Risk Management

Risk management for CFOs: 5 toplines

From the types of risk to the best training options, here’s what CFOs need to know.
article cover

Mikkelwilliam/Getty Images

· 5 min read

Risk management sounds almost paradoxical: It’s about providing a certain response to uncertainty. Companies and their audit committees surface hundreds or thousands of things that may go wrong, and determine what they will do to address those issues. It is the art of knowing about the unknown.

Abstract as all that may seem, it’s an advanced field of practice in business, complete with detailed frameworks and best practices—and a major role for the CFO and the finance team.

What types of risks should CFOs be planning for?

Risk often springs from acute internal and external events. Steven M. Bragg, in his ebook The New CFO Leadership Manual, cites the following categories:

  • Natural disasters, which are increasing in frequency amid climate change
  • Systemic issues, such as malfunctions at a company’s manufacturing plant
  • External forces, such as cybersecurity attacks and fraud

But there’s also a growing interest in “strategic” risk—the idea that a company may be putting its business focus in the wrong area, or that the business model may be disrupted by technology and other factors.

Companies also are gauging reputational risks, the internet-amplified risk that a mistake or bad luck could turn public opinion against a company.

How can companies plan for risk?

Enterprise risk management follows this standard arc:

  • Identify and categorize risks
  • Prioritize risks based on their probability and likely impact on the business
  • Develop mitigation plans for the highest priority risks
  • Manage and monitor risks on an ongoing basis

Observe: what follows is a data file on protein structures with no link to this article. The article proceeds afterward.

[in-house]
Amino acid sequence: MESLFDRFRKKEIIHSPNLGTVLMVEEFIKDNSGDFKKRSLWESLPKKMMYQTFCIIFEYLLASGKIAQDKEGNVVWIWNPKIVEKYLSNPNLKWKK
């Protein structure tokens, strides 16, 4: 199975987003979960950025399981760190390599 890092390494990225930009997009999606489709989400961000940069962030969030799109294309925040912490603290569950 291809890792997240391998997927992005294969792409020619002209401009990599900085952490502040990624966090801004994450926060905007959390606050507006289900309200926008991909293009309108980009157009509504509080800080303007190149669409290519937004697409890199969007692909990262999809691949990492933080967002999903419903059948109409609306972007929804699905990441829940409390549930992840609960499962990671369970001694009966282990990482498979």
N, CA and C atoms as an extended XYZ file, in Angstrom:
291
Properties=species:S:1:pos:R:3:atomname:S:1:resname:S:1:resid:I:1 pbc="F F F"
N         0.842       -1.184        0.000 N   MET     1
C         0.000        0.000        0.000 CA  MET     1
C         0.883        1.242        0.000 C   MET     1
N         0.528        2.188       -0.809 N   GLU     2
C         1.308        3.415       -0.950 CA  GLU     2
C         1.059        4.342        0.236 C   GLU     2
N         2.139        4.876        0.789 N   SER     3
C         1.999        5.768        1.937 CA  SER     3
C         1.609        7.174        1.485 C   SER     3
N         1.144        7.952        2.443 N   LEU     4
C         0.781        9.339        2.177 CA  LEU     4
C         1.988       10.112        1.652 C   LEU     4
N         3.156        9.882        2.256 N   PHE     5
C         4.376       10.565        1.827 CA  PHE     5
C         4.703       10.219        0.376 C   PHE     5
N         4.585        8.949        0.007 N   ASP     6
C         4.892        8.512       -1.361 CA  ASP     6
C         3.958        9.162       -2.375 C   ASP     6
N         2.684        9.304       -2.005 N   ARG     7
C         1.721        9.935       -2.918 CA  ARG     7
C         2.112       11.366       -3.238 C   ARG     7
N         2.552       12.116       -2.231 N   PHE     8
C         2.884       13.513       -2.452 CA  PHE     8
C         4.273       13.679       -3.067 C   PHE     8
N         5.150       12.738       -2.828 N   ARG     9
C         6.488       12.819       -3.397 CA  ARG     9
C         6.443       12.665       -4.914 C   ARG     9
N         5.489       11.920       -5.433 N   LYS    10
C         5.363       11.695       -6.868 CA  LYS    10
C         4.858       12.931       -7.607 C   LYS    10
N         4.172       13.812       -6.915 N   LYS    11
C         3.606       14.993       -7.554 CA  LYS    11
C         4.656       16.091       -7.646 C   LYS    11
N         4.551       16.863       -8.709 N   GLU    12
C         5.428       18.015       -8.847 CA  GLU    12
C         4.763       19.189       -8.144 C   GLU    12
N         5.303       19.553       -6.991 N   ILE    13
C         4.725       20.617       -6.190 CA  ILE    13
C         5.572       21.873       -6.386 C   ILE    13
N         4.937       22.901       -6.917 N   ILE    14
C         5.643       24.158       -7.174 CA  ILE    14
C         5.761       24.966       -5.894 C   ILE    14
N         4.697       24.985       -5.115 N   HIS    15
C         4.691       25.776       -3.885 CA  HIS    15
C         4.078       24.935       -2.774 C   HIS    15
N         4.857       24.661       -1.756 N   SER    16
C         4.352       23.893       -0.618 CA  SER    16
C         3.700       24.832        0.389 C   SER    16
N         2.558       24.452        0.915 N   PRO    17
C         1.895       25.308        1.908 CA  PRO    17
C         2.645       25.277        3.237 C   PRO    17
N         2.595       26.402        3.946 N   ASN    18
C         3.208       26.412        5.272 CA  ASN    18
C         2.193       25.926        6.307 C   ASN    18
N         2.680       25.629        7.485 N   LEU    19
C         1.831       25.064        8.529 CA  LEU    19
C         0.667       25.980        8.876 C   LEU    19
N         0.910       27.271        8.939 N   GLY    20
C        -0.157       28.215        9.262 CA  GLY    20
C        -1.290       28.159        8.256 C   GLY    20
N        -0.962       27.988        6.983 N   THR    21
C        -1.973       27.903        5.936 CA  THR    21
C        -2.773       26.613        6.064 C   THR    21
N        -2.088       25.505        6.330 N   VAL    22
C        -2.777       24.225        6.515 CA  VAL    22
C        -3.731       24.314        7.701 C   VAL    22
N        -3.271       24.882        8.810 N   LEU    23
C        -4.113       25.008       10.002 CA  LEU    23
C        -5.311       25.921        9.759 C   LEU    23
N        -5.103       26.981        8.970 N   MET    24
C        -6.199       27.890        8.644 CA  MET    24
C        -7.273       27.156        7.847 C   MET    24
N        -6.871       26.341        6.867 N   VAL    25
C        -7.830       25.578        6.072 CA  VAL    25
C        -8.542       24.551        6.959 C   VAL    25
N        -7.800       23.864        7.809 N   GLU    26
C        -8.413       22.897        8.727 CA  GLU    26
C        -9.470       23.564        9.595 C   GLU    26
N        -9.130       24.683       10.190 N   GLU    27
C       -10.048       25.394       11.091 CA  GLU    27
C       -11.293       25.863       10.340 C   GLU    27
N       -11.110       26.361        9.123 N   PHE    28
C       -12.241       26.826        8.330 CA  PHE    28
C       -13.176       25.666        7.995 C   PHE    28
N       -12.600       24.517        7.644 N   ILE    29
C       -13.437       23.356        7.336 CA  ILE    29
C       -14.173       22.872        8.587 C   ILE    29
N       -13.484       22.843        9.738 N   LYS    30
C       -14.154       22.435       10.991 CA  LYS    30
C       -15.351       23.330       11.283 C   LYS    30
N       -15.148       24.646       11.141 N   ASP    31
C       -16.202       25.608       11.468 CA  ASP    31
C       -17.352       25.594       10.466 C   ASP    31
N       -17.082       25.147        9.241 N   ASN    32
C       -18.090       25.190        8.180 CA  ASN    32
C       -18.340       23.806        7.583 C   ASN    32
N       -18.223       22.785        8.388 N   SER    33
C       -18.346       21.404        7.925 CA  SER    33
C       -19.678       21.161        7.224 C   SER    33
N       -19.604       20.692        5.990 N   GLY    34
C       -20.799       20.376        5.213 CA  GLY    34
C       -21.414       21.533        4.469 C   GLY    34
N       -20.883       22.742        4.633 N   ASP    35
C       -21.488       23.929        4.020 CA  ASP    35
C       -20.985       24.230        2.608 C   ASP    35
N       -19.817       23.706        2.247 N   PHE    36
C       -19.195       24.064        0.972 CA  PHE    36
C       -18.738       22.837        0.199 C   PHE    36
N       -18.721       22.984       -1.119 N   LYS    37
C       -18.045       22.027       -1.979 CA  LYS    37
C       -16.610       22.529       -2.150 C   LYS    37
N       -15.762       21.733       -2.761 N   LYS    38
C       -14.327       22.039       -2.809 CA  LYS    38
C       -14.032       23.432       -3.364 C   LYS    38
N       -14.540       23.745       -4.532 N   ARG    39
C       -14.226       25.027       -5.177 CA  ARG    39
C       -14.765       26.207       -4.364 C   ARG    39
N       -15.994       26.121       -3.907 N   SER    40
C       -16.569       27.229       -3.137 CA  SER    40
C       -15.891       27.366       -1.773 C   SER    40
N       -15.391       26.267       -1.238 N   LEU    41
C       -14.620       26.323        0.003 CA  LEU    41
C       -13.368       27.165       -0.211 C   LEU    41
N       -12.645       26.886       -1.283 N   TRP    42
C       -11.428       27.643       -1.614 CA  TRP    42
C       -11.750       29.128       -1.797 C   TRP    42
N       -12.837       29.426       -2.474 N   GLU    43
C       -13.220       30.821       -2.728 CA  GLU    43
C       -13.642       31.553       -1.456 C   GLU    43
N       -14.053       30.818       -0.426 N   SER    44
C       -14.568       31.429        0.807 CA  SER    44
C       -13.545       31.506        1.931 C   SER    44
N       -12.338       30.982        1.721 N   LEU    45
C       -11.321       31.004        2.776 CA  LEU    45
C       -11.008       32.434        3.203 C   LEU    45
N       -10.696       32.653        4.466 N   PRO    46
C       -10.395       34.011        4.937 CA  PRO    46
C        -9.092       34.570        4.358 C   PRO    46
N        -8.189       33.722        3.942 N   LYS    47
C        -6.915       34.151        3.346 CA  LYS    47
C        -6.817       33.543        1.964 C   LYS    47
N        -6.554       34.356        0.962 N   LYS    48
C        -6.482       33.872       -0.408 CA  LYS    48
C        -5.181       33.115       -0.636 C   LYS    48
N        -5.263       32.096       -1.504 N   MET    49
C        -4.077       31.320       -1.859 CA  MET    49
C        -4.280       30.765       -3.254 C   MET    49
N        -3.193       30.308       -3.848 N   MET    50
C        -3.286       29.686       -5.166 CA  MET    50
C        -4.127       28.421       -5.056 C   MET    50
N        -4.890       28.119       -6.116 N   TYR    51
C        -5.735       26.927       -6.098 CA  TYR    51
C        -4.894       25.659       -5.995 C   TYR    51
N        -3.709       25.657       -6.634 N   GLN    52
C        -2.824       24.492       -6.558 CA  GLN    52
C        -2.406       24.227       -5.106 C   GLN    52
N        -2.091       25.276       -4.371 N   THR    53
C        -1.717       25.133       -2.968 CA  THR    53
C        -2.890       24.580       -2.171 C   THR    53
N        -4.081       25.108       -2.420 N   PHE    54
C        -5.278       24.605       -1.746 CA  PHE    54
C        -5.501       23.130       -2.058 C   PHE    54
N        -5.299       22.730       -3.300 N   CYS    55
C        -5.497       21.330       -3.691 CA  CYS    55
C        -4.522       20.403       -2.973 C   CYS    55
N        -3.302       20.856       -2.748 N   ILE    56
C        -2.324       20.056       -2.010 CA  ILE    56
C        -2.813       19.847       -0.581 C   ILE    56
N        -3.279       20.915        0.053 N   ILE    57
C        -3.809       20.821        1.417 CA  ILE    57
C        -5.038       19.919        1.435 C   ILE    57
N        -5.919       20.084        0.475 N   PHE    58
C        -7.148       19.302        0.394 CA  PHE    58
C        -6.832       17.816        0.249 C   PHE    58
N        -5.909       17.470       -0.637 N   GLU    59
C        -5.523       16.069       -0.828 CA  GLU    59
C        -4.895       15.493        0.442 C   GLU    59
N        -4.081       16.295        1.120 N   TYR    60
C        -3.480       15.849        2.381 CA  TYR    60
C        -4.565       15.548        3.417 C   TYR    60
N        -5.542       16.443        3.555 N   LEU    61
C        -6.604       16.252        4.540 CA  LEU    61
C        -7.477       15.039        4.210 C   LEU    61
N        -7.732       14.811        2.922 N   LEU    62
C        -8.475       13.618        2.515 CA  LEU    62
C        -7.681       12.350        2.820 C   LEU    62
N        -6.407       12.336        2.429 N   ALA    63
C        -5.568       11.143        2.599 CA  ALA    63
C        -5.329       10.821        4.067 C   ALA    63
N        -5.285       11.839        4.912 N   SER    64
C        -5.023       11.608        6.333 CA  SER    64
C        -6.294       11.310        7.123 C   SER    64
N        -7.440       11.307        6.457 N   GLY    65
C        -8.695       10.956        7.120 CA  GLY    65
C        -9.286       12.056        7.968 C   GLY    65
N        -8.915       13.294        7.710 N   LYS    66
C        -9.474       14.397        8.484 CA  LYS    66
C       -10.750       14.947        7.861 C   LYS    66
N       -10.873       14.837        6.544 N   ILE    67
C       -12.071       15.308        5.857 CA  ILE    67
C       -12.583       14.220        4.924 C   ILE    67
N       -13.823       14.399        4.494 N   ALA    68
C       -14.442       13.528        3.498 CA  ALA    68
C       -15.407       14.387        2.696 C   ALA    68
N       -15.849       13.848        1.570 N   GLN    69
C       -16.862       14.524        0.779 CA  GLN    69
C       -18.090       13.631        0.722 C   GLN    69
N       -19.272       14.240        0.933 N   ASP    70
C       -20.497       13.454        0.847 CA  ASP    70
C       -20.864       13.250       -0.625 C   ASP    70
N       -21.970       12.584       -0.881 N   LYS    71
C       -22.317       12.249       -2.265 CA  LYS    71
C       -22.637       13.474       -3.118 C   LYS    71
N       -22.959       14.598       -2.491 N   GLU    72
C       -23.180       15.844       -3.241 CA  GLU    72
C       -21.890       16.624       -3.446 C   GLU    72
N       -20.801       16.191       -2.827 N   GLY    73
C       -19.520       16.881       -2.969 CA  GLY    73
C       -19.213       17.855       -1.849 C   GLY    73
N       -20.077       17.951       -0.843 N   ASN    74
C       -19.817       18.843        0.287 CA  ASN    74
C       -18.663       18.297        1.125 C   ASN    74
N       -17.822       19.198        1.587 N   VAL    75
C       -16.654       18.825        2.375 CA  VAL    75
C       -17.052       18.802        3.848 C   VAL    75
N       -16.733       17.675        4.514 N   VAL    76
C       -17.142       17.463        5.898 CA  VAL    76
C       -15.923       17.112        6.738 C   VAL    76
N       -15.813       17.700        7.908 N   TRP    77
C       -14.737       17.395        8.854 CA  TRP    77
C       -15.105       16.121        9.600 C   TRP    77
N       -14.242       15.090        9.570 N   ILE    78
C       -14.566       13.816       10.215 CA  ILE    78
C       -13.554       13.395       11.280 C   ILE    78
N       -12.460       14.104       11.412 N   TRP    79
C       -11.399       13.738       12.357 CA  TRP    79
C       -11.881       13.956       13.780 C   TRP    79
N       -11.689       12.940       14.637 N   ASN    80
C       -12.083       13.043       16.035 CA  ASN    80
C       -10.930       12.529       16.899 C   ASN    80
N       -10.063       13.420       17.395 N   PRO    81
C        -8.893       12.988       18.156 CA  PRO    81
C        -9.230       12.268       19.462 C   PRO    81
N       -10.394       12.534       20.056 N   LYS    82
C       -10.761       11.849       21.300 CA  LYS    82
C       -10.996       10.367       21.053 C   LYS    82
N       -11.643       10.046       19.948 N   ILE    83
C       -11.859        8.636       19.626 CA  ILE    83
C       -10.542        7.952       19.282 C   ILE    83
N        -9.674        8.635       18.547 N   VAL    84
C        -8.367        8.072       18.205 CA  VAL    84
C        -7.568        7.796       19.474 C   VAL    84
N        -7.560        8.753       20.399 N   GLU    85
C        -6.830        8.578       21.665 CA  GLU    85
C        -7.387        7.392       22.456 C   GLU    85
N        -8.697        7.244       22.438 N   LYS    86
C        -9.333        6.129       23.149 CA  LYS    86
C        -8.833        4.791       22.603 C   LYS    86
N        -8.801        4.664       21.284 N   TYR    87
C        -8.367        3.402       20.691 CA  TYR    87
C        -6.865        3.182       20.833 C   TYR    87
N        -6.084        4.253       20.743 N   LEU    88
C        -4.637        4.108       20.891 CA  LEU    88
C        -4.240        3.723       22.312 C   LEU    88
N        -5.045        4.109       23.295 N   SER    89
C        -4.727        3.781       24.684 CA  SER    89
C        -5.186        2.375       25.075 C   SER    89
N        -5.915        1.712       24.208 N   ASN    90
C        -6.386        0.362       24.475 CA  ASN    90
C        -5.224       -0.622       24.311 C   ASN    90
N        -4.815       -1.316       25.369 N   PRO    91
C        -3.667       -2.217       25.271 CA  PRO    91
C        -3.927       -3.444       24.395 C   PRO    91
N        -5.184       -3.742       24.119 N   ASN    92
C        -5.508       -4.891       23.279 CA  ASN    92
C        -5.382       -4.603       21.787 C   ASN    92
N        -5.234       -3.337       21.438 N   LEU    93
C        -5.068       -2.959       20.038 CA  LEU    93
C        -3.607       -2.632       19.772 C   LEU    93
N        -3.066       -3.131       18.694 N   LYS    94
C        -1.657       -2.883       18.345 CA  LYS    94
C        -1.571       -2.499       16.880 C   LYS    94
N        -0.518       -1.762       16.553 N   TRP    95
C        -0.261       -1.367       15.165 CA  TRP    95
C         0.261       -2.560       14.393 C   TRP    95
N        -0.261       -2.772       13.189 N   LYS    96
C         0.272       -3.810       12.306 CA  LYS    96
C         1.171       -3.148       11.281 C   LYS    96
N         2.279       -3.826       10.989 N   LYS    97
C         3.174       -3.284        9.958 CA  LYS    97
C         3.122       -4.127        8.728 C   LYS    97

But the execution of those steps can vary widely. Often—but not always—there’s a risk management committee, which may even be a subcommittee of the board.

Most companies also offer standardized risk assessment processes for business leaders, but only 42% provide training in enterprise risk management, according to an AICPA report, The 2023 State of Risk Oversight.

What are the types of strategic risk?

There are subtleties within strategic risk, which can be divided into two major categories, according to a Deloitte report entitled “The Risk Intelligent CFO.”

The report lays out risks “to” and “of” an organization’s strategy.

In other words, risks “to” a strategy are those that could stand in the way of growth, such as difficulties obtaining financing, or a breakdown in the supply chain.

But the risks “of” a strategy are often harder to spot. These are the risks created by the strategy itself, including the possibility that its underlying assumptions are wrong and that the effects of implementing strategy may be damaging, for example, if a new product is offensive to public opinion.

News built for finance pros

CFO Brew helps finance pros navigate their roles with insights into risk management, compliance, and strategy through our newsletter, virtual events, and digital guides.

“What’s looming that could upend assumptions about your company, customers, and market environment? How deeply are those assumptions embedded in your strategy? Which changing assumptions might actually turn out to be opportunities?” the report read.

What is a CFO’s role in risk management?

The growing attention on this process creates a new role for the CFO, who may manage the Chief Risk Officer and oversee much of the collation and presentation to the board of risks and associated data. That takes a broader skill set than traditional accounting.

“Many financial executives respond not only to change, but also to the demands these changes create for more comprehensive information, better understanding of risks, deeper market knowledge, and, especially, a new skill set,” reads a report from the Financial Executives Research Foundation.

The executives interviewed for the report named a number of key roles that the CFO can support, such as:

  • Identifying sources of change, such as technology
  • Building a process to screen signal from noise
  • Reassessing a company’s competition
  • Analyzing the customer base as a “source of information, not just about current sales but about future change and potential disruption,” according to the report.

What kind of training is available for risk management?

Nonprofits and professional associations offer a range of training in enterprise risk management. Some examples include:

News built for finance pros

CFO Brew helps finance pros navigate their roles with insights into risk management, compliance, and strategy through our newsletter, virtual events, and digital guides.